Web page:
him a 20 years jail sentence in the
United States. Here they brought
courteous attention and loud npphuwo
from a respectable middle class uu 1
lenoi who bad pnid 50 and 75 cents
for their seats. Moreover there wore
no secret service ngents present and
no scare headline in the press next
The third striking difference about
the English labor movement is the
close practical co-operation of all its
units. Adherents ot mrreront scnoois
of ecor.omic thought, left, center ami
right; and members of nil working
class organizations, whether political,
industrial or co operative, are all work
ing in himoaj which is the mott
marked contrast with the disunion of
ln tho English labor world indivi
dual differences are being buried,
group makes concession to group,
strength is increased a hundred-fold
by union. It is everywhere recognized
that the first aim of eliminating cap
italism in favor of a socialized indust
ly is common to almost all, and that
thc diffcienees between individuals
and iheso can best bc thrashed out
fter, and not before, that end is
achivied. For that reason there is
virtually no antitiarlinmentarianism
in Encriand now and labor is getting
control of the political hand in hand
with the economic field.
In domestic affairs nationalization
of basic industries, beginning with
the coal mines, is an issue which has
been taken up by the entire labor
Movement. A great campaign for state
Ownership of the mines, and control
by district nnd pit committees, "re
presentative of tho national govern
ment and the various classes of work-
era, including those engaged in the
managing, trchnicnl, commercial aim
manual processes," still goes on. Tho
campaign for this program very sim
ilar to the Pluinbplan, is now being
pressed in every section of the country,
despite the action of the recent Trad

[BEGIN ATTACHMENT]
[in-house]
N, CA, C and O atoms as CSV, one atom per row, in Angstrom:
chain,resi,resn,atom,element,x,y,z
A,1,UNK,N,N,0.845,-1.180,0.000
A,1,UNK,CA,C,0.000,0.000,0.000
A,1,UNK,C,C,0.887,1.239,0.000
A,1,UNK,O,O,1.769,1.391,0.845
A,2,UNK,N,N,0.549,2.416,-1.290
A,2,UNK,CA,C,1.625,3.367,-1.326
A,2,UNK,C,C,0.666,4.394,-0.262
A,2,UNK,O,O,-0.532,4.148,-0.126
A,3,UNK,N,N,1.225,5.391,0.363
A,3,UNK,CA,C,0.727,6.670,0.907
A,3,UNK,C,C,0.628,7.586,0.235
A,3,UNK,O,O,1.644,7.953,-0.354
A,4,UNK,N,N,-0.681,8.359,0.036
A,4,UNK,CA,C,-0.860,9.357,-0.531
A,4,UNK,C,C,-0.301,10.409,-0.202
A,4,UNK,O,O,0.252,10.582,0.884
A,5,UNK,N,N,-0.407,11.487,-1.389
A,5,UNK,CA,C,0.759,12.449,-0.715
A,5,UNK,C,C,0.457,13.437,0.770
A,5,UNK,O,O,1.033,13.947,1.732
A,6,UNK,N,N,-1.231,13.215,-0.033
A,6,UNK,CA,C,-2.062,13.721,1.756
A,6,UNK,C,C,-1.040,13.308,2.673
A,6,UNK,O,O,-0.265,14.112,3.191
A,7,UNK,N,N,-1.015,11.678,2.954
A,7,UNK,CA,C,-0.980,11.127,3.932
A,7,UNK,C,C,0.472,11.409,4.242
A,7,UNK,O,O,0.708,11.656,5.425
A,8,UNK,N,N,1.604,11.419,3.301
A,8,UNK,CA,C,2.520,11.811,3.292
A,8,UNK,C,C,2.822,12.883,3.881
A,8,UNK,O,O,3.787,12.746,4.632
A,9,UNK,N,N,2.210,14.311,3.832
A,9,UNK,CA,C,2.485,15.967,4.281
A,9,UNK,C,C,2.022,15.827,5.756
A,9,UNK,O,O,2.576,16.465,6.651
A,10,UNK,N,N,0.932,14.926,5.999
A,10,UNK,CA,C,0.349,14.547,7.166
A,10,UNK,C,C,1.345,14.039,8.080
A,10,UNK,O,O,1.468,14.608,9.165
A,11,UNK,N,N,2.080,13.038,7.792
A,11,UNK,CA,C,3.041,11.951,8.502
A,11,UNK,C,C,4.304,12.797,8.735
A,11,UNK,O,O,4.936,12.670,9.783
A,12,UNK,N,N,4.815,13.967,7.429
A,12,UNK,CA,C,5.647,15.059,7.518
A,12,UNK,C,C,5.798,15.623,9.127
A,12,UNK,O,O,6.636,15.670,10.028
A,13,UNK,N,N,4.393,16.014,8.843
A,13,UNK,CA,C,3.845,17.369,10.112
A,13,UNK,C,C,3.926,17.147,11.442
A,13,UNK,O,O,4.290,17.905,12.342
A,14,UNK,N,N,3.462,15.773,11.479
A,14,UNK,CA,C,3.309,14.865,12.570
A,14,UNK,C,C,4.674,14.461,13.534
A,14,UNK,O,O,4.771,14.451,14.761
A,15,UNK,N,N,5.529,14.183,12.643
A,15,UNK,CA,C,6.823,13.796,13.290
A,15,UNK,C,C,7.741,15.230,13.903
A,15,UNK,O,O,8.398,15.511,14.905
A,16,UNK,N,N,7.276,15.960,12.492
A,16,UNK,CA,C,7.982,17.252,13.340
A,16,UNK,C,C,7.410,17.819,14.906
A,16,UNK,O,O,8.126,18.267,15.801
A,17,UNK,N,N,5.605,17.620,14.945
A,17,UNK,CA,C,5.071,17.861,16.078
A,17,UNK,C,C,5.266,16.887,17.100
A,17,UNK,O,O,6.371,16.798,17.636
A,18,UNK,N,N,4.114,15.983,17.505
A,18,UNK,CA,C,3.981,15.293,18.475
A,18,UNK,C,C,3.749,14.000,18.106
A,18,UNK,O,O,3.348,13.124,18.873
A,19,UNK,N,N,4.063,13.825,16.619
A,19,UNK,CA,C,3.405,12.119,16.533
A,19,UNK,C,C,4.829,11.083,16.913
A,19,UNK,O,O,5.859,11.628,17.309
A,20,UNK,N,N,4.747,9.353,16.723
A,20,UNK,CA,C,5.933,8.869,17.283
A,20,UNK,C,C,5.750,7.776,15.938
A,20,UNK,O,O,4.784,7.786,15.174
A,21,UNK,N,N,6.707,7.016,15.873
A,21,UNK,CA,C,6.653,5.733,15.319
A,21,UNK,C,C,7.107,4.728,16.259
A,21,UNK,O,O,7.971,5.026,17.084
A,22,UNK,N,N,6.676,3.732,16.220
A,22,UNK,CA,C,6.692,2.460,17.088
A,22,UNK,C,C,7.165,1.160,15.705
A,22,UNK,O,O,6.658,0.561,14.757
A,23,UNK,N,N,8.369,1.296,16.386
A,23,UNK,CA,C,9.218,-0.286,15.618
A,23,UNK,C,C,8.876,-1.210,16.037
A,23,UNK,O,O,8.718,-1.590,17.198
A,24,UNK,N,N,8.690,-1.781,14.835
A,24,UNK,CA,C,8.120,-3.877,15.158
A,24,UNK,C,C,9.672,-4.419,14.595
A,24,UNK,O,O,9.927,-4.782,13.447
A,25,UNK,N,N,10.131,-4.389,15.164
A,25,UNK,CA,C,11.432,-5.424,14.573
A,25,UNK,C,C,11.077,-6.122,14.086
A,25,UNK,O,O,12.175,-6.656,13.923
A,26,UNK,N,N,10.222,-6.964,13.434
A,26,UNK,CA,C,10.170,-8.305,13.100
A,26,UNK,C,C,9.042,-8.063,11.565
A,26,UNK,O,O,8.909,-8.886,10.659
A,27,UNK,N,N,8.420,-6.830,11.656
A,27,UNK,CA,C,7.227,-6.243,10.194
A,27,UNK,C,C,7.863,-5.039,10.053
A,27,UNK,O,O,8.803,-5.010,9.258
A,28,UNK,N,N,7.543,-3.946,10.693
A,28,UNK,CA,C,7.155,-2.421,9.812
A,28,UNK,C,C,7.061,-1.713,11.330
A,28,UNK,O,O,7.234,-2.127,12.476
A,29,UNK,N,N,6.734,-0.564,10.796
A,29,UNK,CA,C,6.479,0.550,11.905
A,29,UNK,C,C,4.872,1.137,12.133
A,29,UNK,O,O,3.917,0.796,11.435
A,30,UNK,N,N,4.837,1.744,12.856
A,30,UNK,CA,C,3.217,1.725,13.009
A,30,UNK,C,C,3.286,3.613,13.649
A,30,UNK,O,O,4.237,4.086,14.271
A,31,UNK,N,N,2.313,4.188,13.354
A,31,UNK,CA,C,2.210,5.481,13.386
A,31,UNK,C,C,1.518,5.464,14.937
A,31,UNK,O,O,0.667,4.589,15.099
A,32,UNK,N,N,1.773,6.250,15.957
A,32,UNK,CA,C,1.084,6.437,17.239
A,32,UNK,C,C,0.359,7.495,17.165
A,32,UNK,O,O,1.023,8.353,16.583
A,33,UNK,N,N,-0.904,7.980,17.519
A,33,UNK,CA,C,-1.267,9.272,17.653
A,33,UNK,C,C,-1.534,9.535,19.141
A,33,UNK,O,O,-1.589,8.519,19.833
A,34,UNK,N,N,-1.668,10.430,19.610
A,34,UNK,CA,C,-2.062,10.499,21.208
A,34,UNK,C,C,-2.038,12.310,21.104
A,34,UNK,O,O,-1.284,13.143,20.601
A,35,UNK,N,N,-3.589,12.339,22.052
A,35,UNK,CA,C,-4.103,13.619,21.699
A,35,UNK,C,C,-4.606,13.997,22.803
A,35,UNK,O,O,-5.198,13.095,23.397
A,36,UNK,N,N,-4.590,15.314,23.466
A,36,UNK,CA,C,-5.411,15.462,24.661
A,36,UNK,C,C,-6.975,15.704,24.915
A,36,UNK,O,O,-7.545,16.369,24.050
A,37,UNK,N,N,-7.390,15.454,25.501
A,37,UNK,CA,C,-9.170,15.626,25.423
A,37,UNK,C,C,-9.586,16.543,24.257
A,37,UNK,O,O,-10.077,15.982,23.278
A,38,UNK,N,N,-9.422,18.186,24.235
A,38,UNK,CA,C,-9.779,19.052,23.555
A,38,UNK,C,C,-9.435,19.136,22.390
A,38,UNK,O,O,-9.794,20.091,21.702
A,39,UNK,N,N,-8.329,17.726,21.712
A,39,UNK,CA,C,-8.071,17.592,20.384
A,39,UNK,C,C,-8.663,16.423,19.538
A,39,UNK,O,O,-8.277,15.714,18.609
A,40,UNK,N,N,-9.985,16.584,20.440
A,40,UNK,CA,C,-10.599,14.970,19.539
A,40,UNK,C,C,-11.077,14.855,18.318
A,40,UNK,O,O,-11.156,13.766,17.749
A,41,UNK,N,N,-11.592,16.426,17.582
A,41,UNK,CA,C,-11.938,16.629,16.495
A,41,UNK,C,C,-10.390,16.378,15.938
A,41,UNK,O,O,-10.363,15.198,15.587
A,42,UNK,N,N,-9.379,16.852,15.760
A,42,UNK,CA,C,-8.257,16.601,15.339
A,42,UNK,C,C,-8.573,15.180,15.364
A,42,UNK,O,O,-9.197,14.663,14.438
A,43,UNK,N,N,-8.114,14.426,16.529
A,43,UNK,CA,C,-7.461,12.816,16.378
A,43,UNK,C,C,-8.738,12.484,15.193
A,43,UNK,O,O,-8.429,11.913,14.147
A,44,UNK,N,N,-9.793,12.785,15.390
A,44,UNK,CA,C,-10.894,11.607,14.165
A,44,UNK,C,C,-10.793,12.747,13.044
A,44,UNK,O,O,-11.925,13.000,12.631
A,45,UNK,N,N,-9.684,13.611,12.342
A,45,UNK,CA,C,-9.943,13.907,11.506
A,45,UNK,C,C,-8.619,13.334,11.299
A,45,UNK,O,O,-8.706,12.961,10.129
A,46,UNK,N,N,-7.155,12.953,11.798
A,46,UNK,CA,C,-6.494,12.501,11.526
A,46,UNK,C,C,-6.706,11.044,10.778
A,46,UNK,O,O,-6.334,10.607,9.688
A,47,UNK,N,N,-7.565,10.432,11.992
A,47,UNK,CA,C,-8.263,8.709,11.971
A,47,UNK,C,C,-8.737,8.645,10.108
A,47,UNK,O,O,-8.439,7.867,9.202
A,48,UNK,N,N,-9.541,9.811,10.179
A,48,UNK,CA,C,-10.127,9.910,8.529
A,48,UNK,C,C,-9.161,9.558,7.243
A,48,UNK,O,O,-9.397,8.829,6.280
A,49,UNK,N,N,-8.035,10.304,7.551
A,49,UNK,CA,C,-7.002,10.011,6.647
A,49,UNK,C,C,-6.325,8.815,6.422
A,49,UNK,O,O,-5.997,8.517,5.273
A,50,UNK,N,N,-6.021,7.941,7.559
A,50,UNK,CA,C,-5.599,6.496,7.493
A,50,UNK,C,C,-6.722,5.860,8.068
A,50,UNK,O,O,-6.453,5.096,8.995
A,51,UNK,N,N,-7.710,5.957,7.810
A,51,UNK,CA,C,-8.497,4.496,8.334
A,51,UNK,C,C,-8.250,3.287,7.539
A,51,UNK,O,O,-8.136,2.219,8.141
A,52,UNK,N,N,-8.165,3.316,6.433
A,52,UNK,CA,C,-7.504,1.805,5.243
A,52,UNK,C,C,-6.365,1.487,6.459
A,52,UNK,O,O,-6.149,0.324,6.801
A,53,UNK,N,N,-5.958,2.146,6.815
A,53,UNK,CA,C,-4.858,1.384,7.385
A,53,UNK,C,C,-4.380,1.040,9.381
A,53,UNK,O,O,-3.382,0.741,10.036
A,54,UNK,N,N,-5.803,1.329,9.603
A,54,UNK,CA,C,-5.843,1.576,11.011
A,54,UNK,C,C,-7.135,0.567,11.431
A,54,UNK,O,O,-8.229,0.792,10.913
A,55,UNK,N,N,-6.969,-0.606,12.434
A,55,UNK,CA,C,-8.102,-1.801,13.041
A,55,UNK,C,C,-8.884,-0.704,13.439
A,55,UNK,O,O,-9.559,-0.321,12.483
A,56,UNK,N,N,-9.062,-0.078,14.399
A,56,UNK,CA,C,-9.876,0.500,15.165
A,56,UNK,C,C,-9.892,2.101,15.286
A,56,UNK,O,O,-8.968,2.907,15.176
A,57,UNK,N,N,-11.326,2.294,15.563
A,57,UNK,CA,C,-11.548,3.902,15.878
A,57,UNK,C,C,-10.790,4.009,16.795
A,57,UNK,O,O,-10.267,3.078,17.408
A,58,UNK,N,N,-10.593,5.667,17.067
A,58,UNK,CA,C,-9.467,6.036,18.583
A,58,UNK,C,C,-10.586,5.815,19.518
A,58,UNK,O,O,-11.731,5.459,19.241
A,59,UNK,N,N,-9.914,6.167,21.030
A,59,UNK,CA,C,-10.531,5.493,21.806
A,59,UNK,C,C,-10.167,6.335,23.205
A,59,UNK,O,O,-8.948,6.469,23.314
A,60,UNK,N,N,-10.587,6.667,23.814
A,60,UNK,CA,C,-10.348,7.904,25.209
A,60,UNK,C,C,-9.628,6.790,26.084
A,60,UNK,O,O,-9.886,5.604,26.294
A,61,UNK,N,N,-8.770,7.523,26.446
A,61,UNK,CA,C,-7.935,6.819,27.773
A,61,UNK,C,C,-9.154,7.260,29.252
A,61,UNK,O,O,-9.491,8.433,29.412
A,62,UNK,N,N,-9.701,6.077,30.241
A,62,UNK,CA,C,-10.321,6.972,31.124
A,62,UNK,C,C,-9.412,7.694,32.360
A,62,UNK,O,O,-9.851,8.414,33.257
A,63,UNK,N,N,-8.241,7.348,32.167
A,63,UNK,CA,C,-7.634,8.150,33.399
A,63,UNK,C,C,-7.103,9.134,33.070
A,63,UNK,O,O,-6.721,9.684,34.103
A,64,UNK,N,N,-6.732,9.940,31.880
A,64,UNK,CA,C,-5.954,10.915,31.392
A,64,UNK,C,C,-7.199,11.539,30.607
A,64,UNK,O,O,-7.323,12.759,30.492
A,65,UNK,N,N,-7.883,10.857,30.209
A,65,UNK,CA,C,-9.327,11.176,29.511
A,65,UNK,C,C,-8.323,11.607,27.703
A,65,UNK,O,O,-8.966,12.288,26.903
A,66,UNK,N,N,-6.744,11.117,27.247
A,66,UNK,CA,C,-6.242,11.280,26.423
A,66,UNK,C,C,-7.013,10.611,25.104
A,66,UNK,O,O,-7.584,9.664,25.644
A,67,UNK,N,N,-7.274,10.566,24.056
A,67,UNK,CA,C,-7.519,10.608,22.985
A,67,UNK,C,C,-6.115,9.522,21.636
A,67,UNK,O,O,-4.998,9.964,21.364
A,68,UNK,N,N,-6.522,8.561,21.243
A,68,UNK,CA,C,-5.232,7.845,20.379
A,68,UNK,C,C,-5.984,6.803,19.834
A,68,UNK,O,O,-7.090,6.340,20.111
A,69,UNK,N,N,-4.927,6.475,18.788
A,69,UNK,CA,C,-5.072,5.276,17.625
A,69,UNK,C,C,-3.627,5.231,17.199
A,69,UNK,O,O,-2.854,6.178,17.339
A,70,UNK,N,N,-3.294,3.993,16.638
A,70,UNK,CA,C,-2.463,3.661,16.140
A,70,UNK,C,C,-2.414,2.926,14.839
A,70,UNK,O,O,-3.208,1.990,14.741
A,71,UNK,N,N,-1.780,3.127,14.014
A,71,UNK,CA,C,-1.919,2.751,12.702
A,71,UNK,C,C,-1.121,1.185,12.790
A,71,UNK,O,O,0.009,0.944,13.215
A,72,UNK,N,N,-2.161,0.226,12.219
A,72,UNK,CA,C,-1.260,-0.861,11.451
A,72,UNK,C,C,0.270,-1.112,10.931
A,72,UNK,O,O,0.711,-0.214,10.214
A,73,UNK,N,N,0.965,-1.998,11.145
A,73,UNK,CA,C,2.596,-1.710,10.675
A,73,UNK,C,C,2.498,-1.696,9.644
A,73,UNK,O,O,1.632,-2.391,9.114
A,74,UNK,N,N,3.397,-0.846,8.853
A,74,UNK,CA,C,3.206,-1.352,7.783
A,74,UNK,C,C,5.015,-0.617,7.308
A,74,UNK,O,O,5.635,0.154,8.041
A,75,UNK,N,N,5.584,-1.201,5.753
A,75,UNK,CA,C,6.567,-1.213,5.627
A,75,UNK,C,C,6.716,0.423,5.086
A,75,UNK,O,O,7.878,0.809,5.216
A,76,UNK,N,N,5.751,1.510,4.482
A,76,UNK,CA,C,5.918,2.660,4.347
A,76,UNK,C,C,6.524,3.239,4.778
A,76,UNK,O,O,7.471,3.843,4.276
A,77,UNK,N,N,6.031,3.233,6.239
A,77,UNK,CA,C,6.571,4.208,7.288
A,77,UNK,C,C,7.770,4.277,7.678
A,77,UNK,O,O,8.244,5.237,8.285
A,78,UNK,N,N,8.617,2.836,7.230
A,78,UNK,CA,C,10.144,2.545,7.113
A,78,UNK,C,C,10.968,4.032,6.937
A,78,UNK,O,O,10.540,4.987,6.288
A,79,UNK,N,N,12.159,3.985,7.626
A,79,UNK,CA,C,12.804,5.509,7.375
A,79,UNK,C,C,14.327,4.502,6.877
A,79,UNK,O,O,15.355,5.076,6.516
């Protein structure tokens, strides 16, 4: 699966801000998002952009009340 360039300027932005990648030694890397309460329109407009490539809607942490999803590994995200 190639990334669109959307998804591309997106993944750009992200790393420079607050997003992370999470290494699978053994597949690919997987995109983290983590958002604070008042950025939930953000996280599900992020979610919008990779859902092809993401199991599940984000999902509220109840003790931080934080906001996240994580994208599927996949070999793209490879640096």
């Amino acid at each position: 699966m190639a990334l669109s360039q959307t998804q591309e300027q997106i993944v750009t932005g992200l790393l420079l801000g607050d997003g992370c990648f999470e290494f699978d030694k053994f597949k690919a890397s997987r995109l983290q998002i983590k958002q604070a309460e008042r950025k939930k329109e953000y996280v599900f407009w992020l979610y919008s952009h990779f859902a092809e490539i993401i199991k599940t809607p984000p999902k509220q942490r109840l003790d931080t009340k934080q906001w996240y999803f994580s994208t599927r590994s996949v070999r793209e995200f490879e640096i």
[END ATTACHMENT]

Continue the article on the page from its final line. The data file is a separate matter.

es Union congress.
Nationalisation of the minej is only
the entering wedgo of thc broad pro
from ot industrial democracy for which
the British labor movement is work
ing. The mines come first because
conditions happen to be not! advent-
i h - in that industry, for it is
i (-cognized that in practical working
out tho socialization of the railroads
would bc oven easier. But in thc min
ing industry not only is labor most
strongly organized and progressive; it
also fncee n situation peculiarly suit
able for rndical economic change. Tho
Lloyd (leorge government has violated
tho' confidence of labor in refusing to
adopt either the letter or the spirit
uf tho roport brought it. by the com
mission of experts nppointed to in
vestigate the ramshackle and inef
ficient condition of the British min
ing induslr.r under private control, it
has also been forced by the capitalist
to withdraw a compromise bill limiting
net profits exclusive of the infamous
royalty system) to 25 cents a ton.
Now that the government tins deceived
labor and sui rendered to capital on the
coal issue, labor intends first to edu
cate the public on the facts and
merits of tne case ann scconn, to iau
such action as- may be necessary to
mnkn ihr rovcrnnient live un to its
pledges. Campaign! for thc socializa
tion of other industnes win ronow
in due course. As Frank Hodges of
the miners said at the opening mass
n.AAHno of the "mines for the nation"
campaign--"The drama opened tonight
will witness in its last act the death
of the whole capitalist system in
The spirit of direct action, in tho
ense of political strikes to coorco tho
govornment into making concessions
vhich cannot ho brought about by
uMili-imr-ntnrv ureHsiire is. however.
-..in- thing noticeable distasteful to
British labor. These tactics will "iv
hp iiMoil -u II li.st recourse. Tho EllJZlbih
workers by the millions nro getting iu
'top with socinl evolution now witn
II rapidity whi.-li fully merits on invest
igation by the judiciary committee of
the United States senate.
Meanwhile in the political field tho
labor party is daily gaining inoro ex
perience and power, instilling tho
vision of a now and better world
into the people in every section of the
country, ami preparing itself to tako
over the reins of administrative gov
ernment as the trnde unions nre pre
paring themselves to take over tho
roins of industry. Fvery municipal
election, every parliamentary byc-elcct-ion
sees a steady increase of tho labor
vote and every dny thnt goes by sees
n development of the ability of its
leaders in the fiold of honest state
craft. A general election hold tomor
row would sco labor cutting tho pres
ent huge nnd untruthful majority of
conservatives by scores. When tho
great tost does come thc results will
be a shock to thc reactionaries tho
world over and thc fight is crucial
because overthrow of thc coalition
government by labor will obviously
be followed by overthrow of capitalist
control in England.